"Eleggúa, the chosen one, the boy who opens and leads the way, moved from Fidel, and with him went his luck. There should not be any doubt as to why it is necessary to return the little prince to Cuba. It is not surprising that Fidel Himself is directing the battle, although once again the orishas are asking for human blood," the letter concludes ominously.
It seems that some, including Elian's great-uncle Lazaro Gonzalez, also ascribe to parts of the document's ideas. According to a March 31 Miami Herald article, Gonzalez gave a note to Sister Jeanne O'Laughlin expressing his fear that Castro intends to sacrifice the boy. The nun told the Herald that the note helped convince her Elian should remain with his Miami relatives.
In Little Havana recently, exile activist Heledy Fleites distributed copies of the letter to reporters who ventured into the crowd of demonstrators near the Gonzalez house. Fleites said she does not regularly practice Santería but once used the religion to free herself from a curse placed on her by her ex-husband.
Fleites believes Castro actively practices Santería for evil ends. She echoes many exiles, who refer to miracles that involve Elian (the recently reported appearances of the Virgin Mary in Little Havana and the boy's alleged rescue by dolphins) as proof the child is divine. Yet the greatest miracle Elian has produced is the chance for exiles to present their case against Fidel Castro, she believes. "This is the first time [since the 1959 Cuban revolution] we have caught the attention of the national press," says Fleites. "This is a very special child."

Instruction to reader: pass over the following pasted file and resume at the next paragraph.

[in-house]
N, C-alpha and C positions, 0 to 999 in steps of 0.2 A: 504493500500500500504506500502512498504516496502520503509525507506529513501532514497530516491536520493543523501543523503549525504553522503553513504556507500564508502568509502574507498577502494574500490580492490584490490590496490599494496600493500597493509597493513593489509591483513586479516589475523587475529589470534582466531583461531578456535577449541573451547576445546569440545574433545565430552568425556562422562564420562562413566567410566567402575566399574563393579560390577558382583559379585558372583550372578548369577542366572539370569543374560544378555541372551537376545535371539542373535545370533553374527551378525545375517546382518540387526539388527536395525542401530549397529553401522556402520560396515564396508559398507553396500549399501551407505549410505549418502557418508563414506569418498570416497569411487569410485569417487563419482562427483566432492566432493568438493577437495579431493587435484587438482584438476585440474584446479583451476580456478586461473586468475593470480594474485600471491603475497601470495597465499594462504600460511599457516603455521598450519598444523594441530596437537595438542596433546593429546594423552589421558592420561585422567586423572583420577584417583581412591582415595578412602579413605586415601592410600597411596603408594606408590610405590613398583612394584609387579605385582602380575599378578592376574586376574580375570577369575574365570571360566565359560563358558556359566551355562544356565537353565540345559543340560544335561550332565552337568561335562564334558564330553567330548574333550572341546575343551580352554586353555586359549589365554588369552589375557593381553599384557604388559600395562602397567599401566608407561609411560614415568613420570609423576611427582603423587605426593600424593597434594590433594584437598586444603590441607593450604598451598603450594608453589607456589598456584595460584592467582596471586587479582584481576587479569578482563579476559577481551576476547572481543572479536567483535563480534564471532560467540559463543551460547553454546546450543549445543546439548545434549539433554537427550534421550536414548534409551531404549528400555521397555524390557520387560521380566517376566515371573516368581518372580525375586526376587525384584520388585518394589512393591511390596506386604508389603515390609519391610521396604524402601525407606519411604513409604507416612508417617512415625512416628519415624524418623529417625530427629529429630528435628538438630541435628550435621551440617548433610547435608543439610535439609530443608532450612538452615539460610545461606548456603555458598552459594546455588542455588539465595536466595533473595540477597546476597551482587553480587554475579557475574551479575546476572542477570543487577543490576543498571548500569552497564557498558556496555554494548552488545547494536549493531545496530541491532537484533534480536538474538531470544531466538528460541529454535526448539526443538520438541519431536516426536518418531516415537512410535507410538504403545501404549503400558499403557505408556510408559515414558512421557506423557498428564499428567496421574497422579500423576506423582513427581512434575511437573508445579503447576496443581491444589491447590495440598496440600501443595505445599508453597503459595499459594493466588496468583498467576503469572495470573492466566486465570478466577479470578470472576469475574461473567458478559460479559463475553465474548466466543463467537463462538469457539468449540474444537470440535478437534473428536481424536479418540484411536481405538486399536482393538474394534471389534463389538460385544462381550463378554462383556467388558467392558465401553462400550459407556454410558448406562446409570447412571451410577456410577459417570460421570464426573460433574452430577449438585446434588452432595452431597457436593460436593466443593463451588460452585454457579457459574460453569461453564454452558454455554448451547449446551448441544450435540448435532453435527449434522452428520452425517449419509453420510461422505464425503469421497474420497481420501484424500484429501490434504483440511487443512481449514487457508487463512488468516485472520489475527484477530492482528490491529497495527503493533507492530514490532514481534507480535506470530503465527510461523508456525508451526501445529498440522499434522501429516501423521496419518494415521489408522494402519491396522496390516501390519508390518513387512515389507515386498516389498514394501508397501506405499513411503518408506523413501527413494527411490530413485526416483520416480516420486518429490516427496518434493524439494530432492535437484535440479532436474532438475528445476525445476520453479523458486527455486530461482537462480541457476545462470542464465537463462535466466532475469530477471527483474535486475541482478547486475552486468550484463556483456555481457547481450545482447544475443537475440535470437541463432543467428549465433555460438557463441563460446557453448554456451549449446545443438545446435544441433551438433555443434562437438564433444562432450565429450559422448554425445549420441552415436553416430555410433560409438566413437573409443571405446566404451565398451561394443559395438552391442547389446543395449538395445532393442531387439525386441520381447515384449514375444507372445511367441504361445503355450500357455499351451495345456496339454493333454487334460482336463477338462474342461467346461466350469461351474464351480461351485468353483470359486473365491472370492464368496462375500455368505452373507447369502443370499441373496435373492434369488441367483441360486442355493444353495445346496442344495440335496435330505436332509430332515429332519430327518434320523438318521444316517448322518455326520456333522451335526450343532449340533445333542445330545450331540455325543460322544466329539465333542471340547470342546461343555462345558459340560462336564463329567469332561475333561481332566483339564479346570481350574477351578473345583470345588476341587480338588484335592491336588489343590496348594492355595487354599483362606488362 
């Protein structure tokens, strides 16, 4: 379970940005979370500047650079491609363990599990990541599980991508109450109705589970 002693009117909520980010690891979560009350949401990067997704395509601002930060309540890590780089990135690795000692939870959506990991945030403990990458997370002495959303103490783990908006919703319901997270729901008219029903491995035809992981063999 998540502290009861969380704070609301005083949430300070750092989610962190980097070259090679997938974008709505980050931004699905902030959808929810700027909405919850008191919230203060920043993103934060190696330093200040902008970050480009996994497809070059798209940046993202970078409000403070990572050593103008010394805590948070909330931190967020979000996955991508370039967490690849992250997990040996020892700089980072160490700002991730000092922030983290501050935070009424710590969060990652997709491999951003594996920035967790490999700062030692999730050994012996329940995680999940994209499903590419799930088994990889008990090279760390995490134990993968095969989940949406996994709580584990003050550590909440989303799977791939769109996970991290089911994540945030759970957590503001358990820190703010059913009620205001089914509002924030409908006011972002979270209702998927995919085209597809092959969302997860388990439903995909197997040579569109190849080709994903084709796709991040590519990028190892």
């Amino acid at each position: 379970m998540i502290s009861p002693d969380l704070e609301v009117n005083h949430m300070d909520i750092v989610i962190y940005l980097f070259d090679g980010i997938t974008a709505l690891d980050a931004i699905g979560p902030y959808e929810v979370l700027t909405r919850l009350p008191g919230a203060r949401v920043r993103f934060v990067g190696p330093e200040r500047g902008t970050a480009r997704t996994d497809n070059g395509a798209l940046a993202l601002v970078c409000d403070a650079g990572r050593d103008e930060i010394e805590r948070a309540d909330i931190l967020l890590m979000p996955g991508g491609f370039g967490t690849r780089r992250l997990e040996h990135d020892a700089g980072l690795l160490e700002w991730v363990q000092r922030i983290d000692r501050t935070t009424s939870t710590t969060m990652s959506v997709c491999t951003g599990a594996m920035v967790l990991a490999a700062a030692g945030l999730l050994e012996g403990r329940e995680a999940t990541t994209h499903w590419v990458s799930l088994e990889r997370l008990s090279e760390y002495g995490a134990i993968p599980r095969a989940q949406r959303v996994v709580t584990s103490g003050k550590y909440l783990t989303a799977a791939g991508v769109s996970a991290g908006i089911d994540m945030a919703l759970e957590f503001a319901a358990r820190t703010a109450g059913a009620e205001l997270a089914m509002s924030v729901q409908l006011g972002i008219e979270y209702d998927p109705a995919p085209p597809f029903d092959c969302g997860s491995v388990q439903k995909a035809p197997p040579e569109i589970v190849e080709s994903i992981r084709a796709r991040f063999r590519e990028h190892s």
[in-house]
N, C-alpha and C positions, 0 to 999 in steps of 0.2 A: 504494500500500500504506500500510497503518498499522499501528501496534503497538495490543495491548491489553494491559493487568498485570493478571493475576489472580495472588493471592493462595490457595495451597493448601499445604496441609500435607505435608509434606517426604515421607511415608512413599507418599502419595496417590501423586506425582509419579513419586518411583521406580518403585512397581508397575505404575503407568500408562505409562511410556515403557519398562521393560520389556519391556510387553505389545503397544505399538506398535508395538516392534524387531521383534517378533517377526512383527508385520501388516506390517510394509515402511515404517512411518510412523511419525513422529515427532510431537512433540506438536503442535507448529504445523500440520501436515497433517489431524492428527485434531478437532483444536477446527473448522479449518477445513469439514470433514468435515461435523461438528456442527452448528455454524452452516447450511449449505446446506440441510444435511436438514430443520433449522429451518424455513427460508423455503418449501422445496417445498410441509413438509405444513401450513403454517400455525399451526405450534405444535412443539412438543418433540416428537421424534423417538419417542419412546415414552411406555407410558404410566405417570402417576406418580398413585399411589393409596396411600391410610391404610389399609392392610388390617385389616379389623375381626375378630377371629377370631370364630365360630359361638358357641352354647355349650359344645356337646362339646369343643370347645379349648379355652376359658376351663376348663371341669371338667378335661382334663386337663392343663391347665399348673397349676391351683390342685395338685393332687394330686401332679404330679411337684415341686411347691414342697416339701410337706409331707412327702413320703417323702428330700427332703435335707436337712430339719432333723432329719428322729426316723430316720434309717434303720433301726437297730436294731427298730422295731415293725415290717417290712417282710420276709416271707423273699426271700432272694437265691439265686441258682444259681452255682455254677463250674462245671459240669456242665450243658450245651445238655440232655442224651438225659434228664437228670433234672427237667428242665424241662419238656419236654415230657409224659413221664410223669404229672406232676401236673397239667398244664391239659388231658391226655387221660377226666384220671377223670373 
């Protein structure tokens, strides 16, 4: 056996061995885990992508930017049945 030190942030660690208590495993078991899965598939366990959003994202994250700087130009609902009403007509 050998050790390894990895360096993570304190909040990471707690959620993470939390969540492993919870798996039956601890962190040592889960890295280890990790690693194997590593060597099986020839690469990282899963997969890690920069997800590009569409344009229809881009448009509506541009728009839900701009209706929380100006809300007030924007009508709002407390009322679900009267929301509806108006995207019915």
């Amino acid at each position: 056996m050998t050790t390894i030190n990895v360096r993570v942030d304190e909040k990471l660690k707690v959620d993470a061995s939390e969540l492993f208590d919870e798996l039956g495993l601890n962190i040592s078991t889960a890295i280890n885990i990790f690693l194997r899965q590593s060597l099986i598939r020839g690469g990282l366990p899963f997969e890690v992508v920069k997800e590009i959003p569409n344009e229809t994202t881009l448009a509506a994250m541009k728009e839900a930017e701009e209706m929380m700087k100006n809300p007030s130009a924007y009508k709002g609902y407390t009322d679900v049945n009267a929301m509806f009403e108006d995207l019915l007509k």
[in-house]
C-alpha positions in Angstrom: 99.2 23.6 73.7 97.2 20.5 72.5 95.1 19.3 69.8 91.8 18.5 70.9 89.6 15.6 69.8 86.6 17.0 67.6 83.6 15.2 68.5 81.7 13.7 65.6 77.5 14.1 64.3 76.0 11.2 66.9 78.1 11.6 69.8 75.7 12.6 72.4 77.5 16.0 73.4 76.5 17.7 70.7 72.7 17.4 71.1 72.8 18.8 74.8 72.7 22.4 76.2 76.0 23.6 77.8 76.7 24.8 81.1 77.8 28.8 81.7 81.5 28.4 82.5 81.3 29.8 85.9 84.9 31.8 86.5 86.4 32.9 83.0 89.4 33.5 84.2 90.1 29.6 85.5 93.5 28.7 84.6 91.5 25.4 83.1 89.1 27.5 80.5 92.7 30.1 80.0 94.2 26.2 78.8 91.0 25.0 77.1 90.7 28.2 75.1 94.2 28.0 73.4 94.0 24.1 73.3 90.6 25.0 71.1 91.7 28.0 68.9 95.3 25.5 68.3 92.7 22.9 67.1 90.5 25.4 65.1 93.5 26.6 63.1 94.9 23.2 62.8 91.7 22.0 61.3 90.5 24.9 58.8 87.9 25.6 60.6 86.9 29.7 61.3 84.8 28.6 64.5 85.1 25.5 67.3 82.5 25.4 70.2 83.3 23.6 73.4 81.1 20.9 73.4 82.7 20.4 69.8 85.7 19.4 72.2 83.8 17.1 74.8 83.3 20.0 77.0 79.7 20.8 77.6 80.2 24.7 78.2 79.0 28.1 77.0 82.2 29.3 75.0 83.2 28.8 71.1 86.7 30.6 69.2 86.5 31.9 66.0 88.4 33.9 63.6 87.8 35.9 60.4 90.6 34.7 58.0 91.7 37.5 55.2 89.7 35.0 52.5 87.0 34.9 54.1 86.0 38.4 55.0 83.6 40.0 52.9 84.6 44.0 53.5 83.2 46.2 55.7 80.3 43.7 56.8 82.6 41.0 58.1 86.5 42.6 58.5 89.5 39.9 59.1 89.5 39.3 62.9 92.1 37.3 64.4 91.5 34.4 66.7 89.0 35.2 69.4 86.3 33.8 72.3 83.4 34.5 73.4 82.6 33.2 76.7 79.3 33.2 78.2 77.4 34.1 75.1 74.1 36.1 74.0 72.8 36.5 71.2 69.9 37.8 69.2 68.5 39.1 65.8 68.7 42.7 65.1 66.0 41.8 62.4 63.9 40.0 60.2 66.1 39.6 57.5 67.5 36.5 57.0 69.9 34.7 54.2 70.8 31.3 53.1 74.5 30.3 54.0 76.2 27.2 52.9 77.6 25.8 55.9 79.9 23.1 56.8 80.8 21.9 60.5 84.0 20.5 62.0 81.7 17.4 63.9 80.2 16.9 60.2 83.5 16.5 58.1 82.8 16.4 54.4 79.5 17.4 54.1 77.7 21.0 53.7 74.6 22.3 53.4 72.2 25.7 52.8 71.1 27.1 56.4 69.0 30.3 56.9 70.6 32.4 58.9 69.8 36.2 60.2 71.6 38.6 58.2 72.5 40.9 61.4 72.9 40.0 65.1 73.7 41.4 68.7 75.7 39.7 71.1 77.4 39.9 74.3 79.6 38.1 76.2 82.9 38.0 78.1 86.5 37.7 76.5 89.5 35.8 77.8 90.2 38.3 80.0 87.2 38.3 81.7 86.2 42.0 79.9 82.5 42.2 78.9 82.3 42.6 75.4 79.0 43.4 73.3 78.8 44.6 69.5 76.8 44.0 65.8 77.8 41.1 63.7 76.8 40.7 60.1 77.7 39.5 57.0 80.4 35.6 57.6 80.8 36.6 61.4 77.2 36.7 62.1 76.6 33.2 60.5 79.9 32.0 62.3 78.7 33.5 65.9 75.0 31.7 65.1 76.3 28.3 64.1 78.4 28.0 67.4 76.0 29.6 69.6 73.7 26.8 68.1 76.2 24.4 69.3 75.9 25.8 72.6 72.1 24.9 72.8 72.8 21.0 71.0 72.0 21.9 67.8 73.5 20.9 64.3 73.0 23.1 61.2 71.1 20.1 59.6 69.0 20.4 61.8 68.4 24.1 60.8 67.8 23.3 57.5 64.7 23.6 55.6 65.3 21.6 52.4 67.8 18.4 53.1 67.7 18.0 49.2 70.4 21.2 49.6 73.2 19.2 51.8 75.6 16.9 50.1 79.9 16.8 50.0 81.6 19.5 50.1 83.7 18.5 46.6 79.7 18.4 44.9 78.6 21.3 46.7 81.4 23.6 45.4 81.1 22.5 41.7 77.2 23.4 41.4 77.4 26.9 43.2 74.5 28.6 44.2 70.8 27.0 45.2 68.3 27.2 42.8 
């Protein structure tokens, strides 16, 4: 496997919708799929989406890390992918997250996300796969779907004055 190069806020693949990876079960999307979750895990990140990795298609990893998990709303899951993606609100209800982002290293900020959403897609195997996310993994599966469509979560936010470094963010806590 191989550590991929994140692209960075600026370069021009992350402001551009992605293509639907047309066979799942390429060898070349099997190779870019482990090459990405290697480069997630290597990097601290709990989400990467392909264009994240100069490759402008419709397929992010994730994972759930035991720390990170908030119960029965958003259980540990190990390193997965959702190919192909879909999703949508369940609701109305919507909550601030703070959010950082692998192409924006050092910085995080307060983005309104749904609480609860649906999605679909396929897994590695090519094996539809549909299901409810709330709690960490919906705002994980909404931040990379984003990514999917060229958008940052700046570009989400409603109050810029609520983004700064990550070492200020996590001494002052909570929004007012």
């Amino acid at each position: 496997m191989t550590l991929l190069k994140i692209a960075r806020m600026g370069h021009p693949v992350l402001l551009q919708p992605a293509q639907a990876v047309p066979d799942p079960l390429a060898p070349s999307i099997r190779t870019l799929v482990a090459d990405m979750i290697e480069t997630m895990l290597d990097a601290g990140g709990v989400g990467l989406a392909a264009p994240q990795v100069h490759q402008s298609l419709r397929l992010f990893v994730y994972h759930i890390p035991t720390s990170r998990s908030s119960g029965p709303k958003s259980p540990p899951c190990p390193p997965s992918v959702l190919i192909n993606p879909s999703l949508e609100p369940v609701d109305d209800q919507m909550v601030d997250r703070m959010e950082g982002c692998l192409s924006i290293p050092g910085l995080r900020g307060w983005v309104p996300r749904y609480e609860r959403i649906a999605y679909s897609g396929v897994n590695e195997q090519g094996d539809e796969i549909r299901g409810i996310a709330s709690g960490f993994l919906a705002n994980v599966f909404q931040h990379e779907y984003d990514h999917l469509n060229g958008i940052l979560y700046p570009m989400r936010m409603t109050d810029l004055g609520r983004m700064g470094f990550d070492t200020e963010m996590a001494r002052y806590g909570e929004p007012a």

Yet some in Miami who are actively involved in Santería think the letter is just a crass political ploy by anti-Castro activists. They insist Castro has nothing to do with Santería . "If you talk about far-fetched stuff, this is it," says Ernesto Pichardo, a leading Santería advocate. Pichardo is a babalao whose struggle to legitimize Santería has gone all the way to the U.S. Supreme Court, where in 1993 he won a ruling that sanctioned animal sacrifices for religious purposes. He helps run the Church of the Lukumi Babalu Aye in Hialeah, which offers training for priests, and education about Santería.